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Avani Travel Diary – FCC Angkor by Avani Photo Tour


Most travellers know Siem Reap as the gateway to the ruins of Angkor. But the proximity to a World Heritage site is both a blessing (as any hotel and restaurant owner will tell you) and a curse — hardly anyone is here for the town itself. Which is a shame, because Siem Reap is filled with history, culture, and architectural jewels that often go unnoticed.

Those who appreciate fine architectural design will find plenty to marvel at during a stay or a tour of Siem Reap’s FCC Angkor by Avani (the acronym stands for the Foreign Correspondent’s Club), which traces its history back to the colonial days.

The FCC started life as the Siem Reap French Quarter residence, before getting a revamp from the storied architect Gary Fell, known for a style that favours clean, geometric lines.

When it was time to bring new life to the historical property, Bangkok-based Malee Whitcraft was tapped, in conjunction with Bloom Architecture based out of Phnom Penh, to oversee the $7 million re-design. What FCC guests see today is the result of this inspired collaboration.

Post-refurbishment, the vibe is retro tropical modernist, with a strong sustainability ethos. And despite its very central location right next to the Royal Residence and a five-minute walk from the Old Market area, the FCC feels secluded and at one with nature.

The new sections of the building are clad in sandstone and the architects commissioned all the furniture to be made from natural materials that have been treated with eco-friendly products, to better stand up to the heat and humidity of the jungle setting.

Most of the public spaces are open to the elements, including the villa at the heart of the resort. Originally the French Governor’s residence, this Art Deco-style 1960s French Khmer beauty later welcomed foreign correspondents and journalists from around the globe.

Today it is home to The Mansion, the club’s airy restaurant that also features a gallery showcasing local artists in the newly added lobby. In fact, the property’s collaborations with local creatives started even before the hotel reopened — murals featuring Khmer proverbs in the rooms were hand-painted by a local artist.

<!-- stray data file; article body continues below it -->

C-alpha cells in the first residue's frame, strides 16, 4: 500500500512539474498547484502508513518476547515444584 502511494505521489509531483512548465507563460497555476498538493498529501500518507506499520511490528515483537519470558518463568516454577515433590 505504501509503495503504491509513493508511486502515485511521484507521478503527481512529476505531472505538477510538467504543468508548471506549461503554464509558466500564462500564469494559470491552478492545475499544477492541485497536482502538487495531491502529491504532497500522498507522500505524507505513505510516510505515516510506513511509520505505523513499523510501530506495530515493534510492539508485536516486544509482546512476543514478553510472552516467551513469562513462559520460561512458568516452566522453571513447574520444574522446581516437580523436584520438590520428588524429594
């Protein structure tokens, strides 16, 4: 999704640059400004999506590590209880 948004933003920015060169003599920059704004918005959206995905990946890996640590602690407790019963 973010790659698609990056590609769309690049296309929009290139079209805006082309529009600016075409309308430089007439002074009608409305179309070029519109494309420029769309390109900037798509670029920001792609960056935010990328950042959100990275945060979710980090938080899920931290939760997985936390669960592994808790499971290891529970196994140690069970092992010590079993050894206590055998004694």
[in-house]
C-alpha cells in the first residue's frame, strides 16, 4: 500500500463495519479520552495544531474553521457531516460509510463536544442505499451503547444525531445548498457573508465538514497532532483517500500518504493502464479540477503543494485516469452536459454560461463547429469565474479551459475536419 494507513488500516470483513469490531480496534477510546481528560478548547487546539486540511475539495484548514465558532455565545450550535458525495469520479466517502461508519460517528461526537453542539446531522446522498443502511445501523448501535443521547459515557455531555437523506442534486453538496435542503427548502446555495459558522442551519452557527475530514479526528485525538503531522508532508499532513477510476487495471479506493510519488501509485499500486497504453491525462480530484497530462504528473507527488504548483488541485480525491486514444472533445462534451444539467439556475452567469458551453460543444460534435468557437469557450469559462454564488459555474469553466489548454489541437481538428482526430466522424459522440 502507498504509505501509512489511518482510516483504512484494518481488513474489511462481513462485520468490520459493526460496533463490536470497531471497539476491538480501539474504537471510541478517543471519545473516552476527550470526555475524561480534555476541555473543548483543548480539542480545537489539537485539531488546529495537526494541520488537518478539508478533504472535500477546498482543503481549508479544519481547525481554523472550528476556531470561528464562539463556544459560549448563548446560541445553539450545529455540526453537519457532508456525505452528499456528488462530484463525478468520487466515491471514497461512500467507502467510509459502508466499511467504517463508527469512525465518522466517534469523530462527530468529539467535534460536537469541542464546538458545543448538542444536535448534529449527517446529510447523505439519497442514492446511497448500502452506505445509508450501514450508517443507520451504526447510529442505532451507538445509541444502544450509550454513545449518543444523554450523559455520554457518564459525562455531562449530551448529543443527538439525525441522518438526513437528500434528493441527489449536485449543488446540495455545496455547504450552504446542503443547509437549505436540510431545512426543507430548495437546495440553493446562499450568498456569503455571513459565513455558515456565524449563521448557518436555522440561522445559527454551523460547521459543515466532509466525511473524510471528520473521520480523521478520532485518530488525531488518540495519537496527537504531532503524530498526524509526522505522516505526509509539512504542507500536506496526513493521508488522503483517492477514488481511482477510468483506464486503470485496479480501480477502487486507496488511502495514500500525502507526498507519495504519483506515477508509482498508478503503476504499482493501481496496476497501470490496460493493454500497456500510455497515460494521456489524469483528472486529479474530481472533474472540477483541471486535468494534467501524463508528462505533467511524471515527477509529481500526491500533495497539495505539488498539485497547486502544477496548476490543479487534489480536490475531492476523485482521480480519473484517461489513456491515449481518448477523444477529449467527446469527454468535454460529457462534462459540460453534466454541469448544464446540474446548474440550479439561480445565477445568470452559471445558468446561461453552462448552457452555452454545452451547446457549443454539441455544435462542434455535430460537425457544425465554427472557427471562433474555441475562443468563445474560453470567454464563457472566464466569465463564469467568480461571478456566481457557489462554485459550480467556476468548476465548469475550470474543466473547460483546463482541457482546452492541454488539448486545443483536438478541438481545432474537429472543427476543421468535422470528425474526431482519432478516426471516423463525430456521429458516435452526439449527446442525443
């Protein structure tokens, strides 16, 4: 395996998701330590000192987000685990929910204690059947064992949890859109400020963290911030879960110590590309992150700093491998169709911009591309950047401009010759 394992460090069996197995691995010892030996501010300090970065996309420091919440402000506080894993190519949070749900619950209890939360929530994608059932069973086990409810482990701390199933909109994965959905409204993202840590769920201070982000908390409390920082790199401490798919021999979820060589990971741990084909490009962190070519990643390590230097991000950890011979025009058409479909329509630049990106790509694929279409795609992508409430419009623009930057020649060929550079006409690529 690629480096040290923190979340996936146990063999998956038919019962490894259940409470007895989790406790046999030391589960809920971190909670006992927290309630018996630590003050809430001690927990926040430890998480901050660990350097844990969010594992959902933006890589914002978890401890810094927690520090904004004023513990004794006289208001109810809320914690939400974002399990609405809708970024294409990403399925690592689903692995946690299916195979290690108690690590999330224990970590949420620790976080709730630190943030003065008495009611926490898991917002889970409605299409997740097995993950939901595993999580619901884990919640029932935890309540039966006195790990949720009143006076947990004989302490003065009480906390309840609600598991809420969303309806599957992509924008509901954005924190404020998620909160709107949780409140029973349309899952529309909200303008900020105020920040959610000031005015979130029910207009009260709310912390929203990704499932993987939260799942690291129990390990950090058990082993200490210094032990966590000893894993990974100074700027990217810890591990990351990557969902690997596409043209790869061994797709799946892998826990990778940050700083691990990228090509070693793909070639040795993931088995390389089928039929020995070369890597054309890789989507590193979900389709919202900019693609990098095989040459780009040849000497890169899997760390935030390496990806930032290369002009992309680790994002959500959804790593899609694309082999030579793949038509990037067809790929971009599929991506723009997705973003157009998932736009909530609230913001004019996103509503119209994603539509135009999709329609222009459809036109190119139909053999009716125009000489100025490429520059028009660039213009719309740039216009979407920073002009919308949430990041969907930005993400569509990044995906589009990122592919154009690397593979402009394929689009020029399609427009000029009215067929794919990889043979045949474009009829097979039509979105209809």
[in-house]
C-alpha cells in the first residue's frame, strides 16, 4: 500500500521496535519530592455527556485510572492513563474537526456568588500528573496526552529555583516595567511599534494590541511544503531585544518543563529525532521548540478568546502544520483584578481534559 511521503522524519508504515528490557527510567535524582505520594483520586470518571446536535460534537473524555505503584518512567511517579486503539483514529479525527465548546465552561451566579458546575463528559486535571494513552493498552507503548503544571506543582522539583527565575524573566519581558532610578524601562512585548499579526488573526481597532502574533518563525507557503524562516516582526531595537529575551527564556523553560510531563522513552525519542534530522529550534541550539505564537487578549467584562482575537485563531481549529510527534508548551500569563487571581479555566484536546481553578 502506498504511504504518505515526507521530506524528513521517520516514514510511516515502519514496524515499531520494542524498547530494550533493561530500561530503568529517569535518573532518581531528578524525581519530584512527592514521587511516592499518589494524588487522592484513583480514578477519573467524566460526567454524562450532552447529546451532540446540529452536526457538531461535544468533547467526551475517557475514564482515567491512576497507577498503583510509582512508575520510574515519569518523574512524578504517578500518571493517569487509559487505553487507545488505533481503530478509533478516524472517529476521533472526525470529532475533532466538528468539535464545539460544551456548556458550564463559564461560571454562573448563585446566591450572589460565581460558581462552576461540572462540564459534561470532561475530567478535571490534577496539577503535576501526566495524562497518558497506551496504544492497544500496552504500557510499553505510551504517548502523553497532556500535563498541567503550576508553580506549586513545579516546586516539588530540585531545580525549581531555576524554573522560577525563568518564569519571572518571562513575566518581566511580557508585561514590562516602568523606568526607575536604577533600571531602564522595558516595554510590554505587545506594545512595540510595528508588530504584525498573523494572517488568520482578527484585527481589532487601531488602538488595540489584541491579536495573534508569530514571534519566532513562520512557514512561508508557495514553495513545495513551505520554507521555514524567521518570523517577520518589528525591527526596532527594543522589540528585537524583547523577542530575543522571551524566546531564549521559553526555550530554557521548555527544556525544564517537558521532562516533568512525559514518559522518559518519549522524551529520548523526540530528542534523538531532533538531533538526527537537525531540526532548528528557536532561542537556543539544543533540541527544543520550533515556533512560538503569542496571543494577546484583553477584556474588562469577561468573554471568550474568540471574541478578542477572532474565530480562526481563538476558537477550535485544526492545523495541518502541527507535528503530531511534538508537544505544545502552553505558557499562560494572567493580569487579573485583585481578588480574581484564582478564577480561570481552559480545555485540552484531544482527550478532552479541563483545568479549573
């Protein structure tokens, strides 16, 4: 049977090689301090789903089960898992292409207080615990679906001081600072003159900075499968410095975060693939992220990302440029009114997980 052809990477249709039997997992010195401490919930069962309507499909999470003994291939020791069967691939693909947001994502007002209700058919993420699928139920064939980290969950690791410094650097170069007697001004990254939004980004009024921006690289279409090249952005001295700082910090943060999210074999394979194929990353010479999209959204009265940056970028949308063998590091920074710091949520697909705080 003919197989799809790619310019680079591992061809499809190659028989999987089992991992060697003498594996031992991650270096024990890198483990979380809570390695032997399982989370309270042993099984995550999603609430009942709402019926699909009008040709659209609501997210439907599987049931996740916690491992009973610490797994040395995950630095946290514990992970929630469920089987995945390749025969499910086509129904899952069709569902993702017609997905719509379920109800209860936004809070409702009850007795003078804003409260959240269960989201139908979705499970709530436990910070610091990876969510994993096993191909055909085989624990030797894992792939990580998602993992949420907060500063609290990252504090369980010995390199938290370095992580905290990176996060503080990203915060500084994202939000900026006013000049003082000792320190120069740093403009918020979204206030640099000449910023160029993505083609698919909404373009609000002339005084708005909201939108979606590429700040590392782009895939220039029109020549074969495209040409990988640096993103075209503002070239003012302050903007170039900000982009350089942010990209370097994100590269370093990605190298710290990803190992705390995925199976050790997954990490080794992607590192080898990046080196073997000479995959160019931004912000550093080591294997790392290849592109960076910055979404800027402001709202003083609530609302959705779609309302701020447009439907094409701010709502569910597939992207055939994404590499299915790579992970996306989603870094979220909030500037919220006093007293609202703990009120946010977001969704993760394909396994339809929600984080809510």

Scribe Bar was added below the restaurant as a gathering place for hotel guests as well as locals, who come to sip zero-waste cocktails, craft beer, natural wine, and artisanal sake. It’s a great pre-dinner drink place where you can watch the traffic along Pokambor Avenue.

The rooms form a two-story horseshoe around the greenery-ringed swimming pool. There is also a black slate saltwater pool that sits under huge trees and is atmospherically lit at night. For the interiors, architects sought to work with local Khmer artisans, whenever possible.

Textiles, such as bed runners and chair cushions, were produced by women at local weaving villages and exhibit the kind of exquisite craftsmanship that makes the resort a treat for all the senses.

Guests with an eye for detail will also spot retro peacock chairs mixed with copper elements and tiles handmade by a local family that has been in business for 300 years.

In the rooms, rotary phones and antique typewriters collected at flea markets evoke the building’s history as a reporting hub.

With two sumptuous queen beds, the Family Suite features an inviting terrace shaded by a centuries-old banyan tree. The space is big enough to accommodate a separate dining area, a cosy sunning nook and a spa corner with a soaking bathtub.

Located on the ground floor and overlooking the lush courtyard, the Garden Suite opens onto a covered patio where rattan dining set invites to linger in dappled sunlight. Rattan chairs and wooden tree tables were handwoven by special order too. Everything was carefully selected to show the skills of the Khmer people.

The Riverview Suite is the resort’s largest. Located on the top floor of the new wing, it boasts a stunning terrace looking out onto the tranquil river and swaying treetops. The star piece is undoubtedly the outdoor sandstone bathtub carved by Khmer artisans.

As befits the resort that takes relaxation of its guests seriously, a spa was added during the final renovation phase. Its four airy treatment rooms are bathed in natural daylight and overlook a serene courtyard. Combining the elegance of soothing terracotta tones with subtle touches of copper, the décor reflects Visaya Spa's vision of simplicity.

(All images are courtesy of Dao and Tan of When We Wander travel blog.)